This was my third synod in the three years since I came back home to Scotland.
And I would have to be honest that the papers, when I received them, did not fill me with excitement. There were no decisions to be taken, it felt, that would drastically affect the life of our church, its mission or its members. There was a lot of business, and papers and processes on the table that were about things of great importance. But not a lot was going to be decided and moved on.
Now, as I sit on the train to Glasgow, near to several of my colleagues, it has been a very important synod. But because of what was NOT done at it.
The issues that face us as a 21st century Christian presence in Scotland are many and varied, but some of the most critical must be numerical (and financial) decline, engaging with the state's moves to equalise marriage and, to be frank, working out who and what we actually are. These matters were the context of the discussions, whether it was reflecting in how we train leaders (which needs to change, but has much history and baggage), how we encourage mission at national, diocesan and local level (which could be seen in terms of money grudgingly trickling down) or how we discuss sexuality issues ( which it seems optimistic that any process could be convergent) but no decisions of a material nature were taken.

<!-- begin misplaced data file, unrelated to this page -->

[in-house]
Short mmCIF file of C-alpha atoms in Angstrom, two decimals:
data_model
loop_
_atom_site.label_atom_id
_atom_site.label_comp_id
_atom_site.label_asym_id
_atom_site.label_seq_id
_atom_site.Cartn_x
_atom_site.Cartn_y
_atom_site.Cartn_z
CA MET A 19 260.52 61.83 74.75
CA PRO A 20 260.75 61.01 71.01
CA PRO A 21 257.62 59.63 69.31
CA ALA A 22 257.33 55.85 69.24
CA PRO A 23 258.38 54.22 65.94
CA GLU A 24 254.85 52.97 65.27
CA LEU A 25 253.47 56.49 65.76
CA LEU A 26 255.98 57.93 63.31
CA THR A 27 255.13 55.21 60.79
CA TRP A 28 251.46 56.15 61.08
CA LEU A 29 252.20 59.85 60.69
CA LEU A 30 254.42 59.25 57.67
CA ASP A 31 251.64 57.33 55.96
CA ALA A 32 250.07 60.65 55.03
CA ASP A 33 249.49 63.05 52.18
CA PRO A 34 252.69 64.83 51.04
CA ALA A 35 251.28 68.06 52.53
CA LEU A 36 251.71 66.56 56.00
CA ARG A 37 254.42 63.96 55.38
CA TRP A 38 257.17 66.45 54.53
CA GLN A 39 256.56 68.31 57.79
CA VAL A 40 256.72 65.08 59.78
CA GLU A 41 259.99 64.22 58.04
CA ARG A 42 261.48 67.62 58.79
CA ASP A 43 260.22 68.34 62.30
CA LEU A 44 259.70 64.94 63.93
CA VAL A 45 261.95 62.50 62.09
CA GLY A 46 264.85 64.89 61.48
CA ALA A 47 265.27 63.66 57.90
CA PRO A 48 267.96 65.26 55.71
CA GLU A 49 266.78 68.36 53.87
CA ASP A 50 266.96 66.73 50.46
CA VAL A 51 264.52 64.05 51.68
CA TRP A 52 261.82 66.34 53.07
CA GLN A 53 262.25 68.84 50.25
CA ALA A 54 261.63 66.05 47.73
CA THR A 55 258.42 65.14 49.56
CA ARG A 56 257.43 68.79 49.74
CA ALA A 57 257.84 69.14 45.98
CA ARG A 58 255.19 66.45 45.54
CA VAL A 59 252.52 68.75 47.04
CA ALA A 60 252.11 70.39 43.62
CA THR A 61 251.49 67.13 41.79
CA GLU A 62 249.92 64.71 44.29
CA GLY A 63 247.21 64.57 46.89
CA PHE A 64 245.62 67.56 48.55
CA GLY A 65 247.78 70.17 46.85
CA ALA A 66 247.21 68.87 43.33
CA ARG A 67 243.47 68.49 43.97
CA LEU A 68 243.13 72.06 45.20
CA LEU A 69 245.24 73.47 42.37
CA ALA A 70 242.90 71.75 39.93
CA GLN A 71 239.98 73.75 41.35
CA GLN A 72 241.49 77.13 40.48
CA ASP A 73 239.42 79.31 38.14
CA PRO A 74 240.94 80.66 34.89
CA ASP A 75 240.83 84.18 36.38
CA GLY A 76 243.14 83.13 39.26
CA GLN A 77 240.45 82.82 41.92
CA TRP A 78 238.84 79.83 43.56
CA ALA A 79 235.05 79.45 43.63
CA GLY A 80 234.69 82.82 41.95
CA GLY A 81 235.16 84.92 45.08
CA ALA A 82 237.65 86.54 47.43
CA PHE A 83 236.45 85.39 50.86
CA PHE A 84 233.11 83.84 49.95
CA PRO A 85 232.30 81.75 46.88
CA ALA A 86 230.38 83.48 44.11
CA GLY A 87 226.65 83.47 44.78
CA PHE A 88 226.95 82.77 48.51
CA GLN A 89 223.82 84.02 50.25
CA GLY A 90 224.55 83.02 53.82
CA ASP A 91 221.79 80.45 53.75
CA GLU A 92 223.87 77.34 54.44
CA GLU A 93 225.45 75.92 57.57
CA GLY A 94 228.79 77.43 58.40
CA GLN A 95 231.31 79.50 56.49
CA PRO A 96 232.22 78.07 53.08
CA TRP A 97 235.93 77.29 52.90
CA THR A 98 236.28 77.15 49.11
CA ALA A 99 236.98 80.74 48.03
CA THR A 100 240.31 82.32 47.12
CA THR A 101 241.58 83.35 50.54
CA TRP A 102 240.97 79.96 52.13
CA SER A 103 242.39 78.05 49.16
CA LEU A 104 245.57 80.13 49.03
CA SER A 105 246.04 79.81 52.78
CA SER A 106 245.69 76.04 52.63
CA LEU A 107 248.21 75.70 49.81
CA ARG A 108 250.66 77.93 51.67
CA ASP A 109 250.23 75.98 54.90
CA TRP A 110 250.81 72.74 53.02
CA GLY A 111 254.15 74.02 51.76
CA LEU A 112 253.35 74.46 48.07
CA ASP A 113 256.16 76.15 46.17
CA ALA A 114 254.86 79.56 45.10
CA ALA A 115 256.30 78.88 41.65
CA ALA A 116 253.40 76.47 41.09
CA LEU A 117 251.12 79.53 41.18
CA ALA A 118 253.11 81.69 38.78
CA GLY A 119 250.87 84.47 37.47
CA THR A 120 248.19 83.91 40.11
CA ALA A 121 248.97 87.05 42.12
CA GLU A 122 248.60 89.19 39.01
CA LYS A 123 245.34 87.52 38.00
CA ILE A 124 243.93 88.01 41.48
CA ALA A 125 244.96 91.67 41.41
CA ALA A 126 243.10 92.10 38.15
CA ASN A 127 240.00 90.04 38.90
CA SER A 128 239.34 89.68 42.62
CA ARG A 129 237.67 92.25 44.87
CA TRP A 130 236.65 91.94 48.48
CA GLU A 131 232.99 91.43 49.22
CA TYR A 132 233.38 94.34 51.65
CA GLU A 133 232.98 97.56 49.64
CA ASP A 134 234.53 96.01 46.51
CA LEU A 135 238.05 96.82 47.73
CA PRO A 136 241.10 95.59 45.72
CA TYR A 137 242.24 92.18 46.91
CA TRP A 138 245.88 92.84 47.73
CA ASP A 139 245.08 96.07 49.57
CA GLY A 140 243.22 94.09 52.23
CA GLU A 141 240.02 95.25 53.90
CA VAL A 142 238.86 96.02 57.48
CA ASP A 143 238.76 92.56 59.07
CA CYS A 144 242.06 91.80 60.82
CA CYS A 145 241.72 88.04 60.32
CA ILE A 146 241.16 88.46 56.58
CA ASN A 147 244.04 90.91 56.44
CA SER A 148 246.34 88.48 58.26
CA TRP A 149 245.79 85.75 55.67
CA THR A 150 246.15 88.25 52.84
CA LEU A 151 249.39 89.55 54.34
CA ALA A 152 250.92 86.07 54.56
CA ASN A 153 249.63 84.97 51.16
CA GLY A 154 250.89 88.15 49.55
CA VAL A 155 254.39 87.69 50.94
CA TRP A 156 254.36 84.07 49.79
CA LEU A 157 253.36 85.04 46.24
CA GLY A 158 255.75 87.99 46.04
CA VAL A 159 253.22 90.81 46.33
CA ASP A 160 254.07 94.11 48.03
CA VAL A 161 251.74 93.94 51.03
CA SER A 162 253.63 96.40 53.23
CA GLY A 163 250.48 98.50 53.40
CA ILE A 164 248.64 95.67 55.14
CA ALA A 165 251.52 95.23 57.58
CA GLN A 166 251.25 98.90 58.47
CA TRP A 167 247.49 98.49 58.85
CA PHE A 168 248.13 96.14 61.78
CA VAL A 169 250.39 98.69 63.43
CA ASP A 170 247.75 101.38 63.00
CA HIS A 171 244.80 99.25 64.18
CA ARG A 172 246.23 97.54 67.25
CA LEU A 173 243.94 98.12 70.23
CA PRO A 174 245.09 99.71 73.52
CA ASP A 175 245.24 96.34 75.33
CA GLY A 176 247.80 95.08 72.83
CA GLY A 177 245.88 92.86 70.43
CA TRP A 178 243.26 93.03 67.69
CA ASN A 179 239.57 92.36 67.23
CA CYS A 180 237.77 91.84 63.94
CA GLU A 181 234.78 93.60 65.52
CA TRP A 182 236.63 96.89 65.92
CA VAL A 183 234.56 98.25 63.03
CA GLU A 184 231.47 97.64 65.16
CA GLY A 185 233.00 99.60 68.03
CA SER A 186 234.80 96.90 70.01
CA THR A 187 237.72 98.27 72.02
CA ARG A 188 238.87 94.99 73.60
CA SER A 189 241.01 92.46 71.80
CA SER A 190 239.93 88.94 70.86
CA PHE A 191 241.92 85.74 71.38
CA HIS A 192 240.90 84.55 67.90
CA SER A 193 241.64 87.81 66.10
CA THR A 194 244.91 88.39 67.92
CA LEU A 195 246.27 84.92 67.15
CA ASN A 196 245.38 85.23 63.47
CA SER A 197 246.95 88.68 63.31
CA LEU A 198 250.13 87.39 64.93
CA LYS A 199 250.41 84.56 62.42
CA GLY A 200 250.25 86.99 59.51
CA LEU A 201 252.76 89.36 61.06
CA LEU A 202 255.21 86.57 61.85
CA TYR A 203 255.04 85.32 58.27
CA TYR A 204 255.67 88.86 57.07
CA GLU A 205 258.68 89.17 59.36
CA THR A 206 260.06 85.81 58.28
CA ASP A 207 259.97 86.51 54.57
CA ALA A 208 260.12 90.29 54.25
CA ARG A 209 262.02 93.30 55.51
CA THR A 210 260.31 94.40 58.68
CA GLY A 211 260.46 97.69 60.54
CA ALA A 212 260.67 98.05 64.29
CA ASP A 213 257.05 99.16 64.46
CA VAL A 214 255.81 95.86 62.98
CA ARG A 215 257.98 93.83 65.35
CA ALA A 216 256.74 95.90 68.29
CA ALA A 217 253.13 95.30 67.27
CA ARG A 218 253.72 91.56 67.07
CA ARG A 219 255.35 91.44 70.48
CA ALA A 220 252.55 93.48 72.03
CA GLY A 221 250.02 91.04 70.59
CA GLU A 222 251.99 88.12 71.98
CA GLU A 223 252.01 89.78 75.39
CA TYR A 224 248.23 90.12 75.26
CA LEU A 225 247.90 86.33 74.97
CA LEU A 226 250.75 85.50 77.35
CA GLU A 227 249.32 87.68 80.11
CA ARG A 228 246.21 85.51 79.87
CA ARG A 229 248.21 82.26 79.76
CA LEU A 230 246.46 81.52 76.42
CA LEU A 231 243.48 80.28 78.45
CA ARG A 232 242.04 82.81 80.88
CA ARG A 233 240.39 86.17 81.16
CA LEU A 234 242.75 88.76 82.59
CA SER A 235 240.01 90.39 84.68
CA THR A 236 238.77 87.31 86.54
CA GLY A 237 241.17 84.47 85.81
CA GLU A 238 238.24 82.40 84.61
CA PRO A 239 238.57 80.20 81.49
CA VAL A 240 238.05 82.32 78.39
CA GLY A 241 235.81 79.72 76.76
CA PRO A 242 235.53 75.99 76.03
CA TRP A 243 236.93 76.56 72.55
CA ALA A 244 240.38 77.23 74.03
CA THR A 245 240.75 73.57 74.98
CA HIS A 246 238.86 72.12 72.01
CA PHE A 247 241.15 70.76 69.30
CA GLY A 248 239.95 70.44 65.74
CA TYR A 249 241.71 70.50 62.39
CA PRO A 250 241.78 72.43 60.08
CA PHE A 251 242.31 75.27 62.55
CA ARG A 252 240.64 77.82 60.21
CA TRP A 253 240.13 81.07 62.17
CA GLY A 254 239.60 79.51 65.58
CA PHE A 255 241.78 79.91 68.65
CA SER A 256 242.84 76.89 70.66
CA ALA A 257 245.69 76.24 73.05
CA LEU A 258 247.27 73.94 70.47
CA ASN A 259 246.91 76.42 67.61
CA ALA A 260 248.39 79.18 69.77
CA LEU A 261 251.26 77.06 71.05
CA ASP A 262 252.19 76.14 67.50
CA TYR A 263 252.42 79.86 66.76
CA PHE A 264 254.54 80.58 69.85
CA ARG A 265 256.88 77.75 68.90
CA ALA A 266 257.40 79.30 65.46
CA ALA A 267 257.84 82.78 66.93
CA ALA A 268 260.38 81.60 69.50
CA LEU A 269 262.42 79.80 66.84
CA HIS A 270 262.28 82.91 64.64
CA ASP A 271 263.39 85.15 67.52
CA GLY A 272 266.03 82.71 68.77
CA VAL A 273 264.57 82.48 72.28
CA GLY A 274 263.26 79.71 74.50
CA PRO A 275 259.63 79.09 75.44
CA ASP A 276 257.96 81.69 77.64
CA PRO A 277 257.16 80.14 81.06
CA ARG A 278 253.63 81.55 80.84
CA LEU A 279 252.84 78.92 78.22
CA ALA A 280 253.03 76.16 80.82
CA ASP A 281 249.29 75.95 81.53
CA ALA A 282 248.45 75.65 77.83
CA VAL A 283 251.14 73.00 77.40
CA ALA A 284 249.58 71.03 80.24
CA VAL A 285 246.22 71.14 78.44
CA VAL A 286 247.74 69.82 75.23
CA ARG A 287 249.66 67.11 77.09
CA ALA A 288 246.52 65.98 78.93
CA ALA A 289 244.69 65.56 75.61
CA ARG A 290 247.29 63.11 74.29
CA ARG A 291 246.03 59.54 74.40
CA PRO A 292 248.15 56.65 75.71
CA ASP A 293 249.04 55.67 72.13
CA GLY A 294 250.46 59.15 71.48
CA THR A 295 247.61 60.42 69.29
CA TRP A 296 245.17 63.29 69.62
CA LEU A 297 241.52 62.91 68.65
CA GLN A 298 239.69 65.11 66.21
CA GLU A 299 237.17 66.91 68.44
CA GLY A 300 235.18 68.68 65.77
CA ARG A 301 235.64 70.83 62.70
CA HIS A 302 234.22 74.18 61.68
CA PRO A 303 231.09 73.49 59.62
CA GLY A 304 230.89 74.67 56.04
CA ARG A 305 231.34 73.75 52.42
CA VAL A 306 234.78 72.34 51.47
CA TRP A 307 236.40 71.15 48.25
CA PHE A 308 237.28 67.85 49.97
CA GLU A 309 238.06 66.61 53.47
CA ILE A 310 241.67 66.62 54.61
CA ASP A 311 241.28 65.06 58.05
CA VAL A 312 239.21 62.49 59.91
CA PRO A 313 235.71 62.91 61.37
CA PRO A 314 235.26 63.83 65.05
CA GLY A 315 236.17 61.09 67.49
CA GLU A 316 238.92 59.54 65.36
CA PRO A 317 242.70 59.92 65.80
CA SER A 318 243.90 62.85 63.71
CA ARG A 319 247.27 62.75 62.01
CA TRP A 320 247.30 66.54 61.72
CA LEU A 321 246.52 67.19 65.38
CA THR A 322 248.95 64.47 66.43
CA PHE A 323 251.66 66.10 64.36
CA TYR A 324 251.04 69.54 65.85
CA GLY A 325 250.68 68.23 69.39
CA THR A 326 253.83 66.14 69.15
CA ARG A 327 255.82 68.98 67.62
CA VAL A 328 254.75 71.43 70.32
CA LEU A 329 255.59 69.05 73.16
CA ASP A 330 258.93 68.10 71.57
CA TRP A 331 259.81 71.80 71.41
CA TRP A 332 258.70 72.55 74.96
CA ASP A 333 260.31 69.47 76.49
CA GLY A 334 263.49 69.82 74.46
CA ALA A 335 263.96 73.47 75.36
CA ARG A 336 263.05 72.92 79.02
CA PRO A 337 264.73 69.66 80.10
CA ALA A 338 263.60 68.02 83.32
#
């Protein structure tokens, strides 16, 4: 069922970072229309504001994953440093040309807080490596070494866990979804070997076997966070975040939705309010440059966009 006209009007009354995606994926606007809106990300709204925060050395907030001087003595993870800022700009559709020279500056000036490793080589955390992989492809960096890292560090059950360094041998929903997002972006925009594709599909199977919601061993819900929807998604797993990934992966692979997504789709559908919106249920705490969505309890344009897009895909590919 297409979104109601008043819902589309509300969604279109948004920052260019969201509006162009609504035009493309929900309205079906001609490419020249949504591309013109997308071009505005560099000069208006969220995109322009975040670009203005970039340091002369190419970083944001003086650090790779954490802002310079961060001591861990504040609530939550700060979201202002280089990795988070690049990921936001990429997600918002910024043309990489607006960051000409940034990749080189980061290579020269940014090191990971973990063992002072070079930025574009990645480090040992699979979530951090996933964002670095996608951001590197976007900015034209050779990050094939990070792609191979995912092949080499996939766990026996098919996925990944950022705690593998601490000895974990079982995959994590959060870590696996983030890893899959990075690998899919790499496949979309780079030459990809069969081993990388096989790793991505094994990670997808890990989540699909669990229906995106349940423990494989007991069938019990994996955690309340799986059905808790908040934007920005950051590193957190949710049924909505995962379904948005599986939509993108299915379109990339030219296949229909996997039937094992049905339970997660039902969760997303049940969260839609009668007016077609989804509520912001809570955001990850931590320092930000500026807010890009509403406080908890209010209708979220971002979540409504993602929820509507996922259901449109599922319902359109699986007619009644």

I suspect that a certain head of steam will now build up in the members of the synod, at least those who are activists and wish to see change. And this, I suspect, will force some of these issues to the point of quicker decision that the viscous processes that we seemed in danger of adopting in the days just gone by.
Prayerful, careful, listening. Careful, loving reconciliation. Walking alongside other Christians in our and other provinces (and other denominations). These are all essential to our life as a church. But a positive, focused, decisive and confident church that has the courage to make decisions and become relevant in the 21st century. That is what I believe we need to be.